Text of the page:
Whose scandal is it anyway?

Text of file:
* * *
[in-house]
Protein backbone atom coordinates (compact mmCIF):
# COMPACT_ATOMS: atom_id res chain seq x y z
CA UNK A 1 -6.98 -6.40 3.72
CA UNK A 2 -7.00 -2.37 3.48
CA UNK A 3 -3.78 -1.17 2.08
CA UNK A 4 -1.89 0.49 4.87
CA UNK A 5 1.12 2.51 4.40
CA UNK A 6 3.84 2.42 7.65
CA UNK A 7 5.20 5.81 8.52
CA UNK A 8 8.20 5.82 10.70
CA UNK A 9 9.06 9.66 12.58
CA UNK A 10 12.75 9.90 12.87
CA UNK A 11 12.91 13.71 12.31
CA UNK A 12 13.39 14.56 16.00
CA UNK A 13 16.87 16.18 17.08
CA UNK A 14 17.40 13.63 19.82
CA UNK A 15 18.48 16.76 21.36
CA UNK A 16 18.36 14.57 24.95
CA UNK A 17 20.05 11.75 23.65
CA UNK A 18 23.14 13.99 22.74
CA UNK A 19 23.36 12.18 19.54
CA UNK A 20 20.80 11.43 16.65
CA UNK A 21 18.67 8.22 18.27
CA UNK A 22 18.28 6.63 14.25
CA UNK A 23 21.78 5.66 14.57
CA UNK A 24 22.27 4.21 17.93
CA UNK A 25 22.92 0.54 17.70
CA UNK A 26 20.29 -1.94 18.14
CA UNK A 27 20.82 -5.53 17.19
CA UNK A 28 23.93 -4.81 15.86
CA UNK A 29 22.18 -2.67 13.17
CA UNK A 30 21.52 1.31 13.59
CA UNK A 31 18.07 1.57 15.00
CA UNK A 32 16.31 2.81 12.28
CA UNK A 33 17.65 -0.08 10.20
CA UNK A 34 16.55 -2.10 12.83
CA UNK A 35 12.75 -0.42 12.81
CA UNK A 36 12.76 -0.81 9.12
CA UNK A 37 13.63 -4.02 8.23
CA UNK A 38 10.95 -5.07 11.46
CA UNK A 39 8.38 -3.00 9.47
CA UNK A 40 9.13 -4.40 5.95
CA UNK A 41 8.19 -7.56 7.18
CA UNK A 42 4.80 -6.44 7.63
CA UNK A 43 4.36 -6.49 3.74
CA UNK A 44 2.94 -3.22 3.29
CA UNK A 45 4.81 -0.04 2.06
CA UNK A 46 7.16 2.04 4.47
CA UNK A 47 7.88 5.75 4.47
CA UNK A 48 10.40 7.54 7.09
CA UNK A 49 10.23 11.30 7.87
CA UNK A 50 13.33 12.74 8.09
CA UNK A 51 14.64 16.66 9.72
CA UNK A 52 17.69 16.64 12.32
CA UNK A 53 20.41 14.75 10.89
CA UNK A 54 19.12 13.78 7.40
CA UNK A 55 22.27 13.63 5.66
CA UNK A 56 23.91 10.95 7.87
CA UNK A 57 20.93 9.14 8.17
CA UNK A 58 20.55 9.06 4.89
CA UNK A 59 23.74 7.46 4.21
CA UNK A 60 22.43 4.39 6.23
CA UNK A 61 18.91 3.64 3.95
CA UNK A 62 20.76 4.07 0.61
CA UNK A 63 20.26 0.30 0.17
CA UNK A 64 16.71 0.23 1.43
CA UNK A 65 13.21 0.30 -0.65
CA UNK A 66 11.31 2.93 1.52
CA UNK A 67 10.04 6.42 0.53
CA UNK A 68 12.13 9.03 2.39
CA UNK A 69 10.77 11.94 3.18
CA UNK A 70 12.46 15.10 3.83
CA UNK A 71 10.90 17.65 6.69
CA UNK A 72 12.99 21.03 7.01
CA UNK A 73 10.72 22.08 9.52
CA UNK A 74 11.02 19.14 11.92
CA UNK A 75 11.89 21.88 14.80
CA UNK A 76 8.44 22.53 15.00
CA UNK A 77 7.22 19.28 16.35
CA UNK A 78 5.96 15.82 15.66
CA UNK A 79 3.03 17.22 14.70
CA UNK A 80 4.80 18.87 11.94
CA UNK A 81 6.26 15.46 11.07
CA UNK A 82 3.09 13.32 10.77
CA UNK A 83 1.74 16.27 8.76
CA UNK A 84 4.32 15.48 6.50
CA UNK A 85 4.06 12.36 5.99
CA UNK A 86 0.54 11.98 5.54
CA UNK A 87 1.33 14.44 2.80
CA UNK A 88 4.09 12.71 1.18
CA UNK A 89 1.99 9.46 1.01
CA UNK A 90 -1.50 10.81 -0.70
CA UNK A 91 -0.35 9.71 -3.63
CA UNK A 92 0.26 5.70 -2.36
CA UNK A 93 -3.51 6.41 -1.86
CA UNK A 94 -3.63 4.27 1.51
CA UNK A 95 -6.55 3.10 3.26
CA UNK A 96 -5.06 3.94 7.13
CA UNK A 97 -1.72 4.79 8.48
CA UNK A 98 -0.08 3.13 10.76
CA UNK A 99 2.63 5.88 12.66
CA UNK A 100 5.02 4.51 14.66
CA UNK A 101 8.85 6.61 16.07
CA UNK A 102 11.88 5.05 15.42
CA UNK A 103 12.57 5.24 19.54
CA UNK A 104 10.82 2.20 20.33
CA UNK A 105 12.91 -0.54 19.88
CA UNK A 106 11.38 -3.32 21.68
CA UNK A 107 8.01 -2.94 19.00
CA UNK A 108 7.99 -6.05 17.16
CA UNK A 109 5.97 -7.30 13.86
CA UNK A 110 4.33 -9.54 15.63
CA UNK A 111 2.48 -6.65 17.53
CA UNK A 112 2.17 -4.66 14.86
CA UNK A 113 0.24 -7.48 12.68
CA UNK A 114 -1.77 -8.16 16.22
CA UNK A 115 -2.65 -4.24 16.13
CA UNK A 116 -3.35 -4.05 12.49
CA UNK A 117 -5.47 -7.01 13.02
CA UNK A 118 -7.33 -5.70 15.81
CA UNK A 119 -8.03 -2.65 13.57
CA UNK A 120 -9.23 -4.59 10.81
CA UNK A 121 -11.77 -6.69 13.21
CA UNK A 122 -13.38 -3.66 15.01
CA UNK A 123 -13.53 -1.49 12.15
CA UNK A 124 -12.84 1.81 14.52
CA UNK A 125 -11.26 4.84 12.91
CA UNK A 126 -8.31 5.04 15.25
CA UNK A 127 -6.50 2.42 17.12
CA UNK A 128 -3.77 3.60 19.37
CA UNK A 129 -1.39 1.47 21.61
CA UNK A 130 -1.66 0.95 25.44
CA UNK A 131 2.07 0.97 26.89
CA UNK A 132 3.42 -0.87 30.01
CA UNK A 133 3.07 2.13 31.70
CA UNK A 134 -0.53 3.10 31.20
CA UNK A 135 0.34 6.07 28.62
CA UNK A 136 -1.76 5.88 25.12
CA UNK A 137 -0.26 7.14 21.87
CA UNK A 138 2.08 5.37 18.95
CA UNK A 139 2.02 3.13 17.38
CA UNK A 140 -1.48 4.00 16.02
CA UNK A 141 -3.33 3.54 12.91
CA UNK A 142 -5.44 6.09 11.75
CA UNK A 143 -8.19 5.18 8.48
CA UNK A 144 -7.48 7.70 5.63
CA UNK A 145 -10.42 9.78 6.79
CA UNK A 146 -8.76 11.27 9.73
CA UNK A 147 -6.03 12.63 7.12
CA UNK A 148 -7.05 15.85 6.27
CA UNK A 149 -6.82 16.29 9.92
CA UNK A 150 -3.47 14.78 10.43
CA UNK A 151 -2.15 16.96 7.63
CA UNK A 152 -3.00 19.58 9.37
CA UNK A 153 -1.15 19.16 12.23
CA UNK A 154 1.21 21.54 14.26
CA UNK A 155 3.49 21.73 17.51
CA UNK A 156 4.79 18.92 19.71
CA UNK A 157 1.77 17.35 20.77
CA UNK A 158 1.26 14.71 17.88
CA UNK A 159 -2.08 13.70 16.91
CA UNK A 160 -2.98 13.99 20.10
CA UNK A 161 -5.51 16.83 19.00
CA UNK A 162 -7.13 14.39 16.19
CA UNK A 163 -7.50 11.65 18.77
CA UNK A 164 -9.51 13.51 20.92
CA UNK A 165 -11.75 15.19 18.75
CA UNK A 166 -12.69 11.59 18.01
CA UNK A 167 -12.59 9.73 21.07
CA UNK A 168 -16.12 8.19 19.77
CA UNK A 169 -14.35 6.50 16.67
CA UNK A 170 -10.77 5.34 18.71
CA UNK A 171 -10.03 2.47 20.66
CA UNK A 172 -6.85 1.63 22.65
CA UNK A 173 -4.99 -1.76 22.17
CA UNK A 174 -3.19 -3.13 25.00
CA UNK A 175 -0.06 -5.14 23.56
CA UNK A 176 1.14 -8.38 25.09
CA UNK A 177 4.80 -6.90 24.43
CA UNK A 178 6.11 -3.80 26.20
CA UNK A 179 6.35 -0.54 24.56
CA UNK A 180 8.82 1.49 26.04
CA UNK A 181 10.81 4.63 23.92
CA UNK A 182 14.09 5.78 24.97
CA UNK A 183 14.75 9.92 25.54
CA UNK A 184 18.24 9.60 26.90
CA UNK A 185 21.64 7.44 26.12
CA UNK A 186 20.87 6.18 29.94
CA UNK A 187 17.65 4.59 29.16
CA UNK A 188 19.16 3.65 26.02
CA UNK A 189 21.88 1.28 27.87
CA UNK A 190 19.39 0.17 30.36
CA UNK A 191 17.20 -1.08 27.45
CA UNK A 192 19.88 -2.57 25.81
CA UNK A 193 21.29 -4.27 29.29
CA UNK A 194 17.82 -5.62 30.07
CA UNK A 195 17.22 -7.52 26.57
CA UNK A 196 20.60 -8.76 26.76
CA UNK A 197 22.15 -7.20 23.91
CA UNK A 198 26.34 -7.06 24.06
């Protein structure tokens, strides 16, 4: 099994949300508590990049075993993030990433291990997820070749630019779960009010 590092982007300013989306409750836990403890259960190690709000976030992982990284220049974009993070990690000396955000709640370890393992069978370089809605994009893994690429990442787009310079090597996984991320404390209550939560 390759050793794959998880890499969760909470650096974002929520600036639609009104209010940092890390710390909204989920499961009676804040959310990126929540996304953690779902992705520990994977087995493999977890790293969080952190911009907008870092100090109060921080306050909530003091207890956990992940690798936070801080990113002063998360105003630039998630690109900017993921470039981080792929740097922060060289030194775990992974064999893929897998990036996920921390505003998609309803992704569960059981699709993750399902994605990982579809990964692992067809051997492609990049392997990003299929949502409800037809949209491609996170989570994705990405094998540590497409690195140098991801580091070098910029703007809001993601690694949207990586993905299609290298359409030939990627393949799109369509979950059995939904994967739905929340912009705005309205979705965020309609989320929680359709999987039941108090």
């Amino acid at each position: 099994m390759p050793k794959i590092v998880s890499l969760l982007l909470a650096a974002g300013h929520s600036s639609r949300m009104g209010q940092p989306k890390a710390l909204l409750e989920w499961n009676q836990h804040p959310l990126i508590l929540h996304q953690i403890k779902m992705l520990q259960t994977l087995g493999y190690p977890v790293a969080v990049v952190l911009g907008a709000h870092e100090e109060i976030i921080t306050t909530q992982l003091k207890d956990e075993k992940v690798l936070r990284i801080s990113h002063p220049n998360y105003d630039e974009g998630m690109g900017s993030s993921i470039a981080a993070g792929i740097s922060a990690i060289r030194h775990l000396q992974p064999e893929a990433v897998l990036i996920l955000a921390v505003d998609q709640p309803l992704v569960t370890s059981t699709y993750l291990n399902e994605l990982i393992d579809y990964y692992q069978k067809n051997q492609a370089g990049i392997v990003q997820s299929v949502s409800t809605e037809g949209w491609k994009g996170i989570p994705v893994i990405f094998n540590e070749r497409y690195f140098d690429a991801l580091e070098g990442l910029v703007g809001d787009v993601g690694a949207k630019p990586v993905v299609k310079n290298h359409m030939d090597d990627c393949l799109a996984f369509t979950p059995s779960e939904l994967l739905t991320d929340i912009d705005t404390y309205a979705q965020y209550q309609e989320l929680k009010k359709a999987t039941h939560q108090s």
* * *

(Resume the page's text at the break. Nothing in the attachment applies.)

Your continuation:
Heavy clouds have gathered over the country, as talk of scandals – both large and small – grows. People want to see some of the political officials implicated in these scandals punished – and, indeed, it will be a sign of democratic maturity when some high-profile figure charged with corruption ends up behind bars. We are still a long way from that. The modern Greek state has been set up in such way that the entire fabric of society has depended on some degree of wrongdoing. Entering the tax office or the town-planning office without a «fakelaki,» an envelope of cash to bribe the state official, has been likened to entering a church without lighting a candle. Laws and regulations have been made in such a way as to hold everybody ransom to ambiguous interpretation and to the whims of the state representative. At times like these, it’s very easy to link a politician or a state functionary to graft and corruption. Some government officials are happy to have rid the administration of the Angela Gerekou case fast and efficiently. It reminded me of what happened a few years ago when then Prime Minister Costas Karamanlis took the first decisive step against corruption, as it were, in removing Savvas Tsitouridis for influencing his son’s transfer to a different university. The administration asked the education minister to collect data on other politicians who had done the same. But, in investigating other cases, she discovered more than was expected, including a leading minister who had wanted Tsitouridis out of government. In other words, in a corrupt country like Greece, no one really has an interest in talking about scandals. For they will most probably play into the hands of ill-intentioned journalists and groups who wish to put pressure on third parties. I am not quite sure how a country can get out of a black hole. What I do know is that in the current mess, when the financial crimes squad (SDOE) is reported to be preparing raids on specific persons, it becomes hard to separate a criminal offense from a misdemeanor and Greece’s political life will start to feel uncomfortably Italian. At a time when the state needs to privatize sections of the state sector and tender land for exploitation, few people will dare to sign any decision when they know they could soon be hunted down as thieves.

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